Can Fenugreek Seeds Help Hair Growth?

Here's what to know about the potential benefits of fenugreek seeds when it comes to hair growth.

What are fenugreek seeds?

Fenugreek is a small green, leafy herb originally from southern parts of Asia and the Mediterranean. The tiny seeds from this plant have many potential health benefits, including healthy hair and hair growth.

Here’s the scoop on these healthful seeds and what they can mean for your hair.

Are fenugreek seeds good for your hair?

Fenugreek seeds are high in protein and nicotinic acid content, which are known to help combat dandruff and hair loss, explains Annie Gonzalez, MD, a board-certified dermatologist at Riverchase Dermatology in Miami.

“They can also help a variety of scalp-related problems including dryness, and thinning hair,” she says. “The seeds also aid in moisturizing the hair and restoring luster and sheen.”

In addition to the proteins, fenugreek seeds contain a unique combination of plant compounds that include saponins and flavonoids. These compounds may help hair growth because of their anti-inflammatory and anti-fungal efforts, according to Dr. Gonzalez.

Board-certified dermatologist and American Academy of Dermatology member Carolyn Jacob, MD, adds that there’s another theory why fenugreek seeds might help your hair. Fenugreek inhibits DHT, a sex hormone that contributes to hair loss, Dr. Jacobs explains.

That said, the research on fenugreek and its effect on hair is limited. “Again, there have been studies, both animal and human, to suggest that these seeds can regrow hair, however, they have not all been ‘controlled’ since some studies used a remedy consisting of multiple herbs,” Dr. Gonzalez says.

Meaning it’s unclear whether or not the hair regrowth is due to fenugreek or one of the other herbs. One small study in Cosmetic Medicine, which included 53 people, found that 300 milligrams of fenugreek seed extract over six months seemed to improve hair density  and strength.

The study was a randomized, placebo controlled trial in which the volunteers (both men and women with slight to moderate hair loss), took two capsules of fenugreek seed extract daily or a placebo. (The amount was about the same as found in 1200 mg of fenugreek seeds.)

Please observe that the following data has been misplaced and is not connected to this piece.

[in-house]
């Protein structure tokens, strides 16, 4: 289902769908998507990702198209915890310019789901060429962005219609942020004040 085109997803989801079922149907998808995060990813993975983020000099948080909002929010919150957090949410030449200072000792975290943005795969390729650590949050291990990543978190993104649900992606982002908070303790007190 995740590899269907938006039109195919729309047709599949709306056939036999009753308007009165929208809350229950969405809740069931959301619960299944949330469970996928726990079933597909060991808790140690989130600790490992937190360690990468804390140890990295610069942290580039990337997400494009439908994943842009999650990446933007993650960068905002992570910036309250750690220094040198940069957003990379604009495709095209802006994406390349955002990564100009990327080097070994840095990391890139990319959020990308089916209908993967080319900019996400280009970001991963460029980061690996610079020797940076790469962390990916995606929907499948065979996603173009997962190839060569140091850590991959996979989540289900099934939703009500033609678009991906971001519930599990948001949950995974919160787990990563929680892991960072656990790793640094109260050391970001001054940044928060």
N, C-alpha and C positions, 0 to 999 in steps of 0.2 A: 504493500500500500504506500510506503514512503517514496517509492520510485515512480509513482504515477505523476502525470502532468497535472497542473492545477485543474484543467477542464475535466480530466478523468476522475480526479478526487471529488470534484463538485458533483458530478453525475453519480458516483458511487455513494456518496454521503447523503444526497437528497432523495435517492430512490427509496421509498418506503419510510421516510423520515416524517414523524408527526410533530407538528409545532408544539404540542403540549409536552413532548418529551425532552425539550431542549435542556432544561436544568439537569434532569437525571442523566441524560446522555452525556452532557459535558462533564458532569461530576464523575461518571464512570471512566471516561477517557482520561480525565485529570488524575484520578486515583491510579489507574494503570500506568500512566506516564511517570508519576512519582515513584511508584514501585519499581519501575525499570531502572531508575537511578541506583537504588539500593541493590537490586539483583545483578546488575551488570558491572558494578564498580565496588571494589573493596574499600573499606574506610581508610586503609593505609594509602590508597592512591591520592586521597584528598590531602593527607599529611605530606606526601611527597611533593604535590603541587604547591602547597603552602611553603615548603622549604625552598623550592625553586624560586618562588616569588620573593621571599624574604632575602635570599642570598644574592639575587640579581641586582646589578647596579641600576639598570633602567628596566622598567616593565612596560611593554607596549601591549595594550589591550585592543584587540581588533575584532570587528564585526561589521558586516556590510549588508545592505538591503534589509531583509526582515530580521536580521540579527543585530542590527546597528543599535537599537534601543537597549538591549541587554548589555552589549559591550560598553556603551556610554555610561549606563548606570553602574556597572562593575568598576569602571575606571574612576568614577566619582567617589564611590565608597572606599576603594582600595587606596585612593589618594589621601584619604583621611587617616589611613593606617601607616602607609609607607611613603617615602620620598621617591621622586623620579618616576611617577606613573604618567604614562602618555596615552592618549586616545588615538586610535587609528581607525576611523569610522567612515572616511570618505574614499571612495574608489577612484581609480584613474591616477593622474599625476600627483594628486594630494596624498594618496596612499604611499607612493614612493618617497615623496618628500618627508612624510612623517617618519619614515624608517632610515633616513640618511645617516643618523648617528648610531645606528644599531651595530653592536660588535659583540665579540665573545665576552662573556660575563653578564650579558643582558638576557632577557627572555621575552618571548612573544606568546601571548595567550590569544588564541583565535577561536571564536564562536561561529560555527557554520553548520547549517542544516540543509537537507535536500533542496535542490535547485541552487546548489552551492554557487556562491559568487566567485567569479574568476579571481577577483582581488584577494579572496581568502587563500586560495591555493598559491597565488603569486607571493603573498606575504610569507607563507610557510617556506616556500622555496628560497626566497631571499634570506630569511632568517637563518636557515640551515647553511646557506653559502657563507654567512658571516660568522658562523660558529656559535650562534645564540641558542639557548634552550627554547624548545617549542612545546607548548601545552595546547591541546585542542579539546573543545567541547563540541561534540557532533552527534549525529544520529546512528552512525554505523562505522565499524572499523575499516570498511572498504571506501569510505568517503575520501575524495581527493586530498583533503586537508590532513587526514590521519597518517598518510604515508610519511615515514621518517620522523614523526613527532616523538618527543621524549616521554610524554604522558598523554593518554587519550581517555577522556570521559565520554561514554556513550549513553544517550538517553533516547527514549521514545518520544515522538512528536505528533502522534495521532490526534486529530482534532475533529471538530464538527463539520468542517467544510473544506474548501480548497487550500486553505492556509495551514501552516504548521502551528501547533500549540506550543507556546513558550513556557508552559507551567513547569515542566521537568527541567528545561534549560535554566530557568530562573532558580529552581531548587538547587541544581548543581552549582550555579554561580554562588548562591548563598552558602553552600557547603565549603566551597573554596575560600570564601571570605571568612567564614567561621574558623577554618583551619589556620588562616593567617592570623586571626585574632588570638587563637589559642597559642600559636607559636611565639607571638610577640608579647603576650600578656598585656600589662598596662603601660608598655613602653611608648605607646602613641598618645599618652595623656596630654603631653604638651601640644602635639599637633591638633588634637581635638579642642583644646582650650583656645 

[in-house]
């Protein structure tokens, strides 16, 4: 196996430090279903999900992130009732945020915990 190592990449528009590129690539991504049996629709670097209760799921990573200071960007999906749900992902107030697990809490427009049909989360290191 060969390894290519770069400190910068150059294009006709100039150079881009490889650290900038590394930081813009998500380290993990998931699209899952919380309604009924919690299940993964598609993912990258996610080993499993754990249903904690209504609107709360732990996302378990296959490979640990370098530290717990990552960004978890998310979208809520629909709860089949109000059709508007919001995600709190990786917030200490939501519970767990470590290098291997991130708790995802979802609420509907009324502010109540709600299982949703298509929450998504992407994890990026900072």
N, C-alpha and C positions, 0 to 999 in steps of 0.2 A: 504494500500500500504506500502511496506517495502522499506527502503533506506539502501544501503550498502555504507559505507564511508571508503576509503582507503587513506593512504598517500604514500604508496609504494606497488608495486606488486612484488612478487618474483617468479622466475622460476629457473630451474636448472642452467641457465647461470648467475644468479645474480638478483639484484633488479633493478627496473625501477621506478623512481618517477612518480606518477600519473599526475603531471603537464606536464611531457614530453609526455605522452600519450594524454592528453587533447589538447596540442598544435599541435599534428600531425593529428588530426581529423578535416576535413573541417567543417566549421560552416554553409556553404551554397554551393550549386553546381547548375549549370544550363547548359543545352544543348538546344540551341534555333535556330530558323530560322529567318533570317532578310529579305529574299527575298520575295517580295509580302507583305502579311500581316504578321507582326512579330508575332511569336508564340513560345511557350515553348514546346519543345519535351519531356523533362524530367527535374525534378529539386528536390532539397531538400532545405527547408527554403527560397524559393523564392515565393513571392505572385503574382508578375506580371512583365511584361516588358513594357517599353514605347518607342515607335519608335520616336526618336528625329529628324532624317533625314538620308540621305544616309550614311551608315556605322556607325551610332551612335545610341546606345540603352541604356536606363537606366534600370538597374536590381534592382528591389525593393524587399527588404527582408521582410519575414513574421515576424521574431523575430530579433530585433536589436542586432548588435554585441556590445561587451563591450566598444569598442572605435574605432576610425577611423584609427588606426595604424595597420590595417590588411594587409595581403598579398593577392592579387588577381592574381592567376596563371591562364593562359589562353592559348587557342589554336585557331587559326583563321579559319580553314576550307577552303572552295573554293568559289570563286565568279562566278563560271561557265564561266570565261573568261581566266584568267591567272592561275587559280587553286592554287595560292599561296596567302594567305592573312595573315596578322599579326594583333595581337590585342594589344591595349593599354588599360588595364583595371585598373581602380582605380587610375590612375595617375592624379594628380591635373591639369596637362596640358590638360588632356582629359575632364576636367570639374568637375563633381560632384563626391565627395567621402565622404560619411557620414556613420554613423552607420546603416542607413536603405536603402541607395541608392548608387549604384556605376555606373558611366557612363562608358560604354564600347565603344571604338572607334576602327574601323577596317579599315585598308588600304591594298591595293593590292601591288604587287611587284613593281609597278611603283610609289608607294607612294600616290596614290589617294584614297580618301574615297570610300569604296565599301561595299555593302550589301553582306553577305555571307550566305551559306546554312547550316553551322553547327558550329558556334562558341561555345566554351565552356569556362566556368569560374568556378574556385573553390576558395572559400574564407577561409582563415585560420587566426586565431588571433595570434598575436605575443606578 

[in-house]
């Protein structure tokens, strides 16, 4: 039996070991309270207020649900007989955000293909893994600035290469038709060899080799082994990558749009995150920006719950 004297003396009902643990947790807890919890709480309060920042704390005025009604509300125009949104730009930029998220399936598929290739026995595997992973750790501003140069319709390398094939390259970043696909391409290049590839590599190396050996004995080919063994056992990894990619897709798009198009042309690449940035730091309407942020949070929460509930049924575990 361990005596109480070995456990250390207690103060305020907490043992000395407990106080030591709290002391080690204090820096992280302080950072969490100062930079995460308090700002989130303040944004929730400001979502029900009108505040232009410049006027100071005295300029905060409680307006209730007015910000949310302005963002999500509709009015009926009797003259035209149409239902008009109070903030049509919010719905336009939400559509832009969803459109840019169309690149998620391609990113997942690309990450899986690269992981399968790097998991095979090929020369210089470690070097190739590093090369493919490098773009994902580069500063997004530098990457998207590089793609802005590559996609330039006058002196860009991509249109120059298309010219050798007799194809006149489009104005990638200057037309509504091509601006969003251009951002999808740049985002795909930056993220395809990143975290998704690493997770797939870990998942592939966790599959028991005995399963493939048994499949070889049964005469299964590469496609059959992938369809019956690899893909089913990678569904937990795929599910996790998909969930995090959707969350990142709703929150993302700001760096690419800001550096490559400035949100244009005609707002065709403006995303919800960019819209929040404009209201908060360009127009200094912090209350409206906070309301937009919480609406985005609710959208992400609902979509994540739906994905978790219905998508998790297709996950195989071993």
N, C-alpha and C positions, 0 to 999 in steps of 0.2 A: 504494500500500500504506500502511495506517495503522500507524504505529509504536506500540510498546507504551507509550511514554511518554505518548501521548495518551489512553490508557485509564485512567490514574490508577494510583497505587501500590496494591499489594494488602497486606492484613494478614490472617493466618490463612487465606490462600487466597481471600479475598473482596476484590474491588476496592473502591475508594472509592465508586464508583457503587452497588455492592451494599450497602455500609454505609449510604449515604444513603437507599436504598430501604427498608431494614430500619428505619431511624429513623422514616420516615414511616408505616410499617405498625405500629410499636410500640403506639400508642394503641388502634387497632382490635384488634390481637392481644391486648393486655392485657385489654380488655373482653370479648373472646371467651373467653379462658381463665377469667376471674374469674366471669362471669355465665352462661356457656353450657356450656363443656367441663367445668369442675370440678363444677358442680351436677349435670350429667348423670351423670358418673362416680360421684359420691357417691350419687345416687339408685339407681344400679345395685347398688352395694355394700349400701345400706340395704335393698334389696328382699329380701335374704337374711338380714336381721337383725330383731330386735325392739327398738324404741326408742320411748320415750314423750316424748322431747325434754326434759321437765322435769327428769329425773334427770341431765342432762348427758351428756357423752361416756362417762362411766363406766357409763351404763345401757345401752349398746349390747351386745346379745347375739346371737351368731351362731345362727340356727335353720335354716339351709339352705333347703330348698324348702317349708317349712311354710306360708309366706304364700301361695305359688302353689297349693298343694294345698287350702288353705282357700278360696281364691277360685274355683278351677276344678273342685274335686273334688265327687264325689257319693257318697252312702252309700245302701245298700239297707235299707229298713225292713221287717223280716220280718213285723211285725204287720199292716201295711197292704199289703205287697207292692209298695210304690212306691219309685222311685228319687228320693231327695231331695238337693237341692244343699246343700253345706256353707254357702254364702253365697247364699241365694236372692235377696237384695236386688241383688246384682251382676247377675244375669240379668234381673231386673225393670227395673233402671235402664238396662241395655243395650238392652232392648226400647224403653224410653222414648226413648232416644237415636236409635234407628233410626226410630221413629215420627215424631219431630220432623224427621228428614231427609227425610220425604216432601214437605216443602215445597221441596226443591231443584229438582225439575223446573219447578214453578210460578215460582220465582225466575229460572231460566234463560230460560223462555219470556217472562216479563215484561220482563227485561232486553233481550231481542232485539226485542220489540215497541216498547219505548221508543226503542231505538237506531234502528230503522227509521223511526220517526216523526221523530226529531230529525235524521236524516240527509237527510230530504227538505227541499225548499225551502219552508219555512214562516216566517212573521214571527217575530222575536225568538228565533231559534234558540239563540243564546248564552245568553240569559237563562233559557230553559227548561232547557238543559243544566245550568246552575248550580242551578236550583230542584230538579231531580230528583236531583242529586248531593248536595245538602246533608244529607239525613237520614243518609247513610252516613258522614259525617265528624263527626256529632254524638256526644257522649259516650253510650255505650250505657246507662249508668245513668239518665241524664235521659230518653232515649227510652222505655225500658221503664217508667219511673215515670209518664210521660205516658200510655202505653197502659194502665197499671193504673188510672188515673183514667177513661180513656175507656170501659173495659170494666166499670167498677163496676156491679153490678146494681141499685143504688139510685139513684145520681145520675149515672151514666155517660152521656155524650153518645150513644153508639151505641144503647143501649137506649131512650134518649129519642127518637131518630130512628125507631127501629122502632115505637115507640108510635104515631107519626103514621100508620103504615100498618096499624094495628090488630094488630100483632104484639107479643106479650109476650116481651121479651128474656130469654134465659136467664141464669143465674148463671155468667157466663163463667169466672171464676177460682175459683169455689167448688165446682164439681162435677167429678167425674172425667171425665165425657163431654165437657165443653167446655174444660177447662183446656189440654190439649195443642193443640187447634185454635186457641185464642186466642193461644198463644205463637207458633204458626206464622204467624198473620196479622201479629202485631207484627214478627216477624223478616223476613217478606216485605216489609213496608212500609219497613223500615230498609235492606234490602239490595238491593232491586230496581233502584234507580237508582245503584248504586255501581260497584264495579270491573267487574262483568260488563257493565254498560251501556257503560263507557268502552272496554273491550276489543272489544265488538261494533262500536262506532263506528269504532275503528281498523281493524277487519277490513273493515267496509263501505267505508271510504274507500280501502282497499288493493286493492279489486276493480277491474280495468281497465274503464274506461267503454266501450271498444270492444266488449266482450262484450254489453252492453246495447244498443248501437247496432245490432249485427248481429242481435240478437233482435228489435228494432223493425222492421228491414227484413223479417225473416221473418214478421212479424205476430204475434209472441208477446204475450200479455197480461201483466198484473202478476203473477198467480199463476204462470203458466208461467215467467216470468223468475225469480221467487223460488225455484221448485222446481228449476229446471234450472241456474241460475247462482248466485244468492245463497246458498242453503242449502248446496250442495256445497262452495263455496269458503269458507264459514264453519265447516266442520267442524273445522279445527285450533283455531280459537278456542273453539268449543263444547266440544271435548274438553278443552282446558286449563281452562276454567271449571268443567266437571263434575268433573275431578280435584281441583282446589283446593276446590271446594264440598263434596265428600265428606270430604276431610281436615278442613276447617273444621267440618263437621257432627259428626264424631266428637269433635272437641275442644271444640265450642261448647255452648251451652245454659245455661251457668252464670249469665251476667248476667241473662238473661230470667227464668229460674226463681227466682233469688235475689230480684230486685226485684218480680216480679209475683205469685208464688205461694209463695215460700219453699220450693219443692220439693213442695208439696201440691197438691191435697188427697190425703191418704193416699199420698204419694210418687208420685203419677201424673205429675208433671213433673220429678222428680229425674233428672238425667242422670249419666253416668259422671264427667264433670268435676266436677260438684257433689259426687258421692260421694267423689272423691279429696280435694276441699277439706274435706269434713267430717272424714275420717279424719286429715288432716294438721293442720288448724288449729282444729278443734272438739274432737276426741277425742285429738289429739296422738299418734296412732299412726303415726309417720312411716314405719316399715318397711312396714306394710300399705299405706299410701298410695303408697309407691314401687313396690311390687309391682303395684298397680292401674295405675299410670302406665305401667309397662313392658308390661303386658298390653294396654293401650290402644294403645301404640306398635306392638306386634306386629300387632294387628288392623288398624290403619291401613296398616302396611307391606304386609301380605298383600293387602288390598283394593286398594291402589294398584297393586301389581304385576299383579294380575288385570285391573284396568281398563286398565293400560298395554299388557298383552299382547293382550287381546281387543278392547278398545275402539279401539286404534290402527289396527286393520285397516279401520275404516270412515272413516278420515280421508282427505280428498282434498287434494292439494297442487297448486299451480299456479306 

The placebo effect was strong—both groups saw improvement in hair loss and 72 percent of placebo-takers and 86 percent of those taking actual fenugreek said they would recommend the capsules to others.

However, the authors noted that fenugreek seemed to be better than a placebo when it came to an improvement in hair density, which was measured by a dermatologist. (Fenugreek has a strong smell, so the researchers added the aroma to the placebo capsules so people didn’t know which group they were in.)

Fenugreek seeds on metal plate, spice, culinary ingredientYelenaYemchuk/Getty ImagesThe best tips for hair regrowth

Fenugreek isn’t the first thing that comes to mind for treating hair loss in men or women, according to Dr. Jacob. “There are many scientifically proven treatments for androgenic alopecia that I would try first,” Dr. Jacob says. “Some have been approved for 20 years.”

Androgenic alopecia is a type of hair loss that can happen in both men and women. In men, it’s known as male pattern baldness and can be treated with topical minoxidil (Rogaine) or the oral medication finasteride (Propecia). The Food and Drug Administration has approved minoxidil for use in women as well.

Dr. Gonzalez notes that other nutrition tips might be more beneficial for your locks because diet can have an effect on your hair’s appearance and growth. It might be easier to implement these daytime and nighttime hair tips than trying fenugreek seeds for hair growth.

  • For shiny hair, add salmon to your meal plan.
  • Eat spinach to ensure you’ll have vitamins to help give your hair the moisture it needs.
  • An iron deficiency can lead to hair loss, so make an effort to get more in your diet.
  • Choose lean meat proteins like chicken or turkey because a lack of protein can cause new hair growth to stop and older hairs to fall out.
  • Opt for Greek yogurt, which contains B5 vitamins that help increase blood flow to the scalp.

Other healthy hair tips

Keeping your hair healthy also goes beyond your diet. Dr. Gonzalez recommends washing your hair as little as you have to, using an at-home deep conditioning scalp massage treatment, and concentrating conditioner on the hair’s tips.

She also suggests letting your hair air dry whenever possible, limiting how often you use heat on your hair.

The bottom line

“Like many things that we as dermatologists recommend, fenugreek seeds can be an aid in hair regrowth,” Dr. Gonzalez says. “However, I am not stating that they are a ‘miracle cure.'”

If a man or a woman is bald or has severe hair loss, fenugreek seeds alone will not be the panacea they seek. Although there are enough animal and human studies to indicate fenugreek may help with hair loss and have more merit than simply being “old wives tales,” more research is necessary before it becomes a go-to treatment doctors recommend.

Sources
  • Annie Gonzalez, MD, a board-certified dermatologist at Riverchase Dermatology in Miami
  • Carolyn Jacob, MD, a board-certified dermatologist and American Academy of Dermatology member
  • Cosmetic Medicine: "Fenugreek+micronutrients: Efficacy of a food supplement against hair loss"

Emily DiNuzzo
Emily DiNuzzo is an associate editor at The Healthy and a former assistant staff writer at Reader's Digest. Her work has appeared online at the Food Network and Well + Good and in print at Westchester Magazine, and more. When she's not writing about food and health with a cuppa by her side, you can find her lifting heavy things at the gym, listening to murder mystery podcasts, and liking one too many astrology memes.